4. The mixing time and rheological properties of fresh UHPC are influenced by the concrete mixer design, the ambient environmental conditions in the mixer, and the elapsed time since blending of the premix. A 1934 vintage pan mixer was used successfully to mix the UHPC; however, the inability of this mixer to impart significant energy into the mix resulted in extended mixing times. Low humidity within the mixer and in the mix room can result in stiffer UHPC. Older UHPC premix requires more mixing to achieve the correct rheological properties, likely due to the agglomeration of fine particles in the premix during storage.
  5. The set time of UHPC is significantly delayed compared with normal concrete; final set does not occur until 12 to 24 hours after casting. This time to set could also be longer depending on the admixtures and on other constituents in the mix.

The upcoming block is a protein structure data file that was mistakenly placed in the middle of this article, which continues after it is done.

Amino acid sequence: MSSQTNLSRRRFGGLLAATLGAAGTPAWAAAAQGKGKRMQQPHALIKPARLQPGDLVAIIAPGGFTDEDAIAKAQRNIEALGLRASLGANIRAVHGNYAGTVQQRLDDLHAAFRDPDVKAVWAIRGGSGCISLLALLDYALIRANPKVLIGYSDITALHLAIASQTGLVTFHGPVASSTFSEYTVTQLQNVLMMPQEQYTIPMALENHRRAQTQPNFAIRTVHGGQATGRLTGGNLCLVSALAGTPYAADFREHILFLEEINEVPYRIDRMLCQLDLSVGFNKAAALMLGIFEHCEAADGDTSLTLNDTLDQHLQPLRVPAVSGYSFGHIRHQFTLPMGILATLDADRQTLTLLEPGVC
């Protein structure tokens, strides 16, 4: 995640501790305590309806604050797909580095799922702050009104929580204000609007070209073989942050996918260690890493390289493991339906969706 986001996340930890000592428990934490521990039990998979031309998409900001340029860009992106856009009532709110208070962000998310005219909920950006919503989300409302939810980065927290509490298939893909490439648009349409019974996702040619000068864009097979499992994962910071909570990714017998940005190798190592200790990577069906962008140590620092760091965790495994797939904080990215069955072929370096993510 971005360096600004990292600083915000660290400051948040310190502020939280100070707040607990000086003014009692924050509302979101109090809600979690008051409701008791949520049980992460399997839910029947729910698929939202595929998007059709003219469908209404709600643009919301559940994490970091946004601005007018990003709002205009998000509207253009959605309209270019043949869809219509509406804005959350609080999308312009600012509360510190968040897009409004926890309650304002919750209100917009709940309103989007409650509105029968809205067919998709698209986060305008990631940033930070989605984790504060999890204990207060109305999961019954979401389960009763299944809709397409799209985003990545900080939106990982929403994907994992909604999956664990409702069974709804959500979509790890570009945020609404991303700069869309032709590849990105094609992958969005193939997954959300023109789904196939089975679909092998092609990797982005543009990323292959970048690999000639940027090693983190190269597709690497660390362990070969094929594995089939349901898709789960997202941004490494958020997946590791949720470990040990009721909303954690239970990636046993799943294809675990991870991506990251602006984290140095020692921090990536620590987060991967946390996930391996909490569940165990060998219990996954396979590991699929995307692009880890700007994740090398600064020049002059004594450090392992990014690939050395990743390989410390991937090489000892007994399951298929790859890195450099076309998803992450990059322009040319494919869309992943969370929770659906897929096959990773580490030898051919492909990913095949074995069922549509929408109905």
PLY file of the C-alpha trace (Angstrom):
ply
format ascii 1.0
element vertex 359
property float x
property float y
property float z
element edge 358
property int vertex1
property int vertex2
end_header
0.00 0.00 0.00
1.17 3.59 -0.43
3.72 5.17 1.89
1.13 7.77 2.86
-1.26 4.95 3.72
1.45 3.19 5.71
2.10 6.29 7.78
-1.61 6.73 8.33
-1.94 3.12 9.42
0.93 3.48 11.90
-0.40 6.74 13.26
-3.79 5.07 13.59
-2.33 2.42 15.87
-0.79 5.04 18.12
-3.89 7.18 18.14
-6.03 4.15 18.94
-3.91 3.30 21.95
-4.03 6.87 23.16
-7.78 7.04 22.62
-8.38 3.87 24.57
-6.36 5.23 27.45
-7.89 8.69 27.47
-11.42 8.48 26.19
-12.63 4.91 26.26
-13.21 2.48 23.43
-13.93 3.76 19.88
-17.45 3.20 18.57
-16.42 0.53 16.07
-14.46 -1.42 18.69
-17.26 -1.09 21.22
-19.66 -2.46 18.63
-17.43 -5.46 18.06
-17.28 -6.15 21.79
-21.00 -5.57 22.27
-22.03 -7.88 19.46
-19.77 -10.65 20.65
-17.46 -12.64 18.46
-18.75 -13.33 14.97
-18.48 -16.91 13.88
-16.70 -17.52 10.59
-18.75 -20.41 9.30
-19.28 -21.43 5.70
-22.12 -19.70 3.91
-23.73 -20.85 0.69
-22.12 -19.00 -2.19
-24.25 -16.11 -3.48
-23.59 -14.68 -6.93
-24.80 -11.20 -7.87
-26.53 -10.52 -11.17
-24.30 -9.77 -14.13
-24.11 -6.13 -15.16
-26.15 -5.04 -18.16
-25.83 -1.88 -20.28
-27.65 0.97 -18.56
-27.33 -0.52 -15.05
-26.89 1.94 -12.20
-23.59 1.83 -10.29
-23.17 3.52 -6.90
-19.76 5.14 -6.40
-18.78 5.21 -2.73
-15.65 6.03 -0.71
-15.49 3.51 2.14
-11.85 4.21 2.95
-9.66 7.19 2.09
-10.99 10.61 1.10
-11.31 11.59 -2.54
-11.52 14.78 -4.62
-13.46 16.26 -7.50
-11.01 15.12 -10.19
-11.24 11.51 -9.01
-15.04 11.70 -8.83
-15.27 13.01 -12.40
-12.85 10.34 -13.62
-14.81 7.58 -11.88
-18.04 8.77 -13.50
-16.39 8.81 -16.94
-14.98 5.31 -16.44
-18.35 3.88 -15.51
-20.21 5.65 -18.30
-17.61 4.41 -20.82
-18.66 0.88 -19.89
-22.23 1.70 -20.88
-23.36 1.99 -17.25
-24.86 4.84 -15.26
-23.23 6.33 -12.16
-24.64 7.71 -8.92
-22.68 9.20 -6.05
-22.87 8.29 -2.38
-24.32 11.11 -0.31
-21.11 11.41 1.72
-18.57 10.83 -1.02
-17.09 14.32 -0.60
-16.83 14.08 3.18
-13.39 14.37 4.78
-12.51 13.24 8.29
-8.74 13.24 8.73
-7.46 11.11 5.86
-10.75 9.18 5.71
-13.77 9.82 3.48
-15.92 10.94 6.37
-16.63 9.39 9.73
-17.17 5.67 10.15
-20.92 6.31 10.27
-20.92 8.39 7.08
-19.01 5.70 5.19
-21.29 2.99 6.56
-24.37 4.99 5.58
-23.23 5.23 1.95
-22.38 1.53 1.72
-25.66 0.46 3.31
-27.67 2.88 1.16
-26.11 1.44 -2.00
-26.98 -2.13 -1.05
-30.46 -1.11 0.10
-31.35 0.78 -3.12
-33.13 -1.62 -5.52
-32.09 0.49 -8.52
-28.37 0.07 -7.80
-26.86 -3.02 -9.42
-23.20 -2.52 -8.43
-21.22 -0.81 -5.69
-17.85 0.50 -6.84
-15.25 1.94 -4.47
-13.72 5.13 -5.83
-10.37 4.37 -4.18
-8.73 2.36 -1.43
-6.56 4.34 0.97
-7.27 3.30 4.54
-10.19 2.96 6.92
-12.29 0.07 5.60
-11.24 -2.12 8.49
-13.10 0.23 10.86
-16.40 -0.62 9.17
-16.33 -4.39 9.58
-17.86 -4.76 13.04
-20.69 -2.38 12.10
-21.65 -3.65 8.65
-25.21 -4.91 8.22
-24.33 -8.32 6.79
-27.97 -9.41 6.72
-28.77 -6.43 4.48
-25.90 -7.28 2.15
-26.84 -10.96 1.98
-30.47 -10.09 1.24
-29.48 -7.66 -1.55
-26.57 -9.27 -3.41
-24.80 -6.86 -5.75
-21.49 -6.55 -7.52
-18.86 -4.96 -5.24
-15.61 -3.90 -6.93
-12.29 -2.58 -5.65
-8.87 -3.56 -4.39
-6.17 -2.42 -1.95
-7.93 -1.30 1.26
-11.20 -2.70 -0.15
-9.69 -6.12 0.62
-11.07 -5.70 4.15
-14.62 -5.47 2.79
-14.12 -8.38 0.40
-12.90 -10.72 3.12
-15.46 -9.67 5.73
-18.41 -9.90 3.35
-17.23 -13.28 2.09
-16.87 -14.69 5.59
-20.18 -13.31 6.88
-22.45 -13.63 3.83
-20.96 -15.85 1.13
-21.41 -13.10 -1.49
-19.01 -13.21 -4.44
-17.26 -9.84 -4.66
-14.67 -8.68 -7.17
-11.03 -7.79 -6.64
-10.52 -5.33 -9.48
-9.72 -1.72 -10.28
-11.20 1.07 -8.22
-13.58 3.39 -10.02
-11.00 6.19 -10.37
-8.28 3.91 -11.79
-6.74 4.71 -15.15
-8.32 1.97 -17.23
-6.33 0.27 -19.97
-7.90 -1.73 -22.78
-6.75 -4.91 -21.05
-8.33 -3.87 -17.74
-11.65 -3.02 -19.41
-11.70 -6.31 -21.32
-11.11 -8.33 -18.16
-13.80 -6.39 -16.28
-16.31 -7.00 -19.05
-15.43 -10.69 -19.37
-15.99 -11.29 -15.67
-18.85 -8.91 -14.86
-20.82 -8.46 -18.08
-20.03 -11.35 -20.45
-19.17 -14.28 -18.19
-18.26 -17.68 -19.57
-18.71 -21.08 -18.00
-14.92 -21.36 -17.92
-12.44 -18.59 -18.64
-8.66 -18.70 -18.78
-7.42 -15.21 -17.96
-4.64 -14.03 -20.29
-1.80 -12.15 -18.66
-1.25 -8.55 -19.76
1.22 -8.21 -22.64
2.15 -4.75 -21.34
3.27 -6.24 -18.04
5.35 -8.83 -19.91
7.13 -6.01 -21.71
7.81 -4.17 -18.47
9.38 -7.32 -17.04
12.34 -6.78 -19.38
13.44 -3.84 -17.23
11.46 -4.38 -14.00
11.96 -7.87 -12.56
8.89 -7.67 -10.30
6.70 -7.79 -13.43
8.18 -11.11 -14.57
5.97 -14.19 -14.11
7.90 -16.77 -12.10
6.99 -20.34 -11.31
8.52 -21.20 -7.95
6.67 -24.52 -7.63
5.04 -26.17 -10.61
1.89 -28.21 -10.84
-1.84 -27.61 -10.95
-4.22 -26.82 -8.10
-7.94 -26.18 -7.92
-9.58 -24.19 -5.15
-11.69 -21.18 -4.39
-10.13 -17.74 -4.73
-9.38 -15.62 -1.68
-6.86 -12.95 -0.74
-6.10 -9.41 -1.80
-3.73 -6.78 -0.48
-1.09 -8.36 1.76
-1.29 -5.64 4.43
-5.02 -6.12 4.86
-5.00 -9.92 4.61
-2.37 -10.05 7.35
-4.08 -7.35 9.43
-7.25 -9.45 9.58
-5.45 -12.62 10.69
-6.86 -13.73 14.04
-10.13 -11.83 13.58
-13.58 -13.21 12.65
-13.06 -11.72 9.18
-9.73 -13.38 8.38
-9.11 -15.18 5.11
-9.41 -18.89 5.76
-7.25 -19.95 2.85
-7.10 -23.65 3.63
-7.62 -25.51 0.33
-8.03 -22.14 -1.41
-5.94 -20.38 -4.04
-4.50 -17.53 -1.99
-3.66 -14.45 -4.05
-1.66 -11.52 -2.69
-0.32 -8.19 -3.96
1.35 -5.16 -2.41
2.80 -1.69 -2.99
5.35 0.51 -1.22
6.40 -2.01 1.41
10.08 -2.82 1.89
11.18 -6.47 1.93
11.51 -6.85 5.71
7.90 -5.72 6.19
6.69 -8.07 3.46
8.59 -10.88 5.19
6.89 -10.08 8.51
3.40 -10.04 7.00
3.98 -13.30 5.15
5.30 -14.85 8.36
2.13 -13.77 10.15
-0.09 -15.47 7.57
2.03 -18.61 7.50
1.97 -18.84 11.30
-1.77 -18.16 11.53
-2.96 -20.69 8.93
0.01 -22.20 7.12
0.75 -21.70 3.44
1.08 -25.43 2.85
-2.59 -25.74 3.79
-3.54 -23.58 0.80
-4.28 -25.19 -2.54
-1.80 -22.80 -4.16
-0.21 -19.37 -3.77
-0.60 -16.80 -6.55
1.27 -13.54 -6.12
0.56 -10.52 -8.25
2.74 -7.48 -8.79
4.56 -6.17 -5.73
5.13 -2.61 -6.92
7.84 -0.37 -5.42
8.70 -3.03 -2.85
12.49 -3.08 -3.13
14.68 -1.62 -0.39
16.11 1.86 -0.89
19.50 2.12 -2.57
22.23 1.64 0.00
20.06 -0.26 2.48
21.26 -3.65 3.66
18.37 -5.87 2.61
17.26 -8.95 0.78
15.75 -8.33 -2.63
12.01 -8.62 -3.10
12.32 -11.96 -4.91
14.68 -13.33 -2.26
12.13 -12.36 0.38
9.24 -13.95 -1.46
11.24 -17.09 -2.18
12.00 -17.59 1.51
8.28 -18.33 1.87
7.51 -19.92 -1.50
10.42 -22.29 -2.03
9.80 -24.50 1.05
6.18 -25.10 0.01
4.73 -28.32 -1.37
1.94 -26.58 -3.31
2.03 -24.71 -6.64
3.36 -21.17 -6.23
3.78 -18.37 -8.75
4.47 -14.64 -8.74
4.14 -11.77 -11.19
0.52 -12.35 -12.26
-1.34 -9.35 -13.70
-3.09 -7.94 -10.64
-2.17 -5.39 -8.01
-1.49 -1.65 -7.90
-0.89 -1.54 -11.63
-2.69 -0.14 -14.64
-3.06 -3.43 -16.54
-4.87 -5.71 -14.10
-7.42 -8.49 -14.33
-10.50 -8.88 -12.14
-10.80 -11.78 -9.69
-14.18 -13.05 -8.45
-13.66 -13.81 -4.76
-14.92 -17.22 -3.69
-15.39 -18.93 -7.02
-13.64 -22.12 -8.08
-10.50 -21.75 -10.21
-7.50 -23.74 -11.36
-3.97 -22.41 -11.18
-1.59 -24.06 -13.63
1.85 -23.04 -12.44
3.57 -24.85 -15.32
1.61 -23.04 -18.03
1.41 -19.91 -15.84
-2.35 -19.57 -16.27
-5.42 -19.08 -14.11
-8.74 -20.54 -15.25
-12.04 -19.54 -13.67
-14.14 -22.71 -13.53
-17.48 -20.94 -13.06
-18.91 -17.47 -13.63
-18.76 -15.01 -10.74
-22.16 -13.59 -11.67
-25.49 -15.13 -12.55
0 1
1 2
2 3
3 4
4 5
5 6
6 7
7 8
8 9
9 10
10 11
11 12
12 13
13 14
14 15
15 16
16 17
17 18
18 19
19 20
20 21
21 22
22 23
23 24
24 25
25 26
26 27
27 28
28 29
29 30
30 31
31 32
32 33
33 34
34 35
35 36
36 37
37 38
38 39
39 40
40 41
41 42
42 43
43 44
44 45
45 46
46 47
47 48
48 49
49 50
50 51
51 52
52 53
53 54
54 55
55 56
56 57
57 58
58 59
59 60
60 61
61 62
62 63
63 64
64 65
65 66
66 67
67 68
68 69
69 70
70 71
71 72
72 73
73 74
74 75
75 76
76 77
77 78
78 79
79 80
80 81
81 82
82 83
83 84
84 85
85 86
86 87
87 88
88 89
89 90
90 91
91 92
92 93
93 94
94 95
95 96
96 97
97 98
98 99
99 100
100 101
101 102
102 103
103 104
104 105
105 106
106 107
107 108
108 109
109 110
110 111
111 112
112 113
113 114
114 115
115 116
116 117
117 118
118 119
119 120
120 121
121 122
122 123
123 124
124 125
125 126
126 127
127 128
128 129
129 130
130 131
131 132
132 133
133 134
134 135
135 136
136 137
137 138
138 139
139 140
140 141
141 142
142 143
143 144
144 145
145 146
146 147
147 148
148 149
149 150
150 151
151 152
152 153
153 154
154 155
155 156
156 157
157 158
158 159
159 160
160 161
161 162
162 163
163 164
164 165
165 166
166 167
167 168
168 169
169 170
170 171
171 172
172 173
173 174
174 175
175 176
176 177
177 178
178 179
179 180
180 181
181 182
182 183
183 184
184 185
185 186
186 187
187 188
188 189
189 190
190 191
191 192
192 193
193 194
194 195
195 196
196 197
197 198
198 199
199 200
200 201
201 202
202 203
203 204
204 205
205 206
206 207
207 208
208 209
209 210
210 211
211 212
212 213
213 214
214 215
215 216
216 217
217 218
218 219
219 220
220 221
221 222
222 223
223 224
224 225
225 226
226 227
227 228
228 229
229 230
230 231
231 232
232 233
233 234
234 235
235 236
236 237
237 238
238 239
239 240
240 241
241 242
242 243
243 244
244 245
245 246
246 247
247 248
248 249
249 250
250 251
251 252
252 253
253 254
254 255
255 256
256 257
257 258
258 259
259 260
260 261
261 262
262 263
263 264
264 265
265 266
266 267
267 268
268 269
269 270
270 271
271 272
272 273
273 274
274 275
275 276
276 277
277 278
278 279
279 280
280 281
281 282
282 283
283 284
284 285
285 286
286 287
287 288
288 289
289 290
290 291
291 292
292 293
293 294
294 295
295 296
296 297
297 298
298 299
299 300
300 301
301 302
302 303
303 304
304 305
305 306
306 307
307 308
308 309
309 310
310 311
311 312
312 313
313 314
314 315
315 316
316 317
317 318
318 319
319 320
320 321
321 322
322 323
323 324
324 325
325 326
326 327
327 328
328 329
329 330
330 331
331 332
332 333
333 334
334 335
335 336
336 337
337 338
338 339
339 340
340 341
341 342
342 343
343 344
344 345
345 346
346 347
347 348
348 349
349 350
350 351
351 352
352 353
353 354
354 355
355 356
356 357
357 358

6. Once setting has initiated, UHPC gains compressive strength very rapidly. If maintained at normal laboratory temperatures, UHPC compressive strength will increase to over 70 MPa (10 ksi) by 2 days after setting. Subsequently, the rate of strength gain will decrease; 97 MPa (14 ksi) will be reached by 10 days after setting.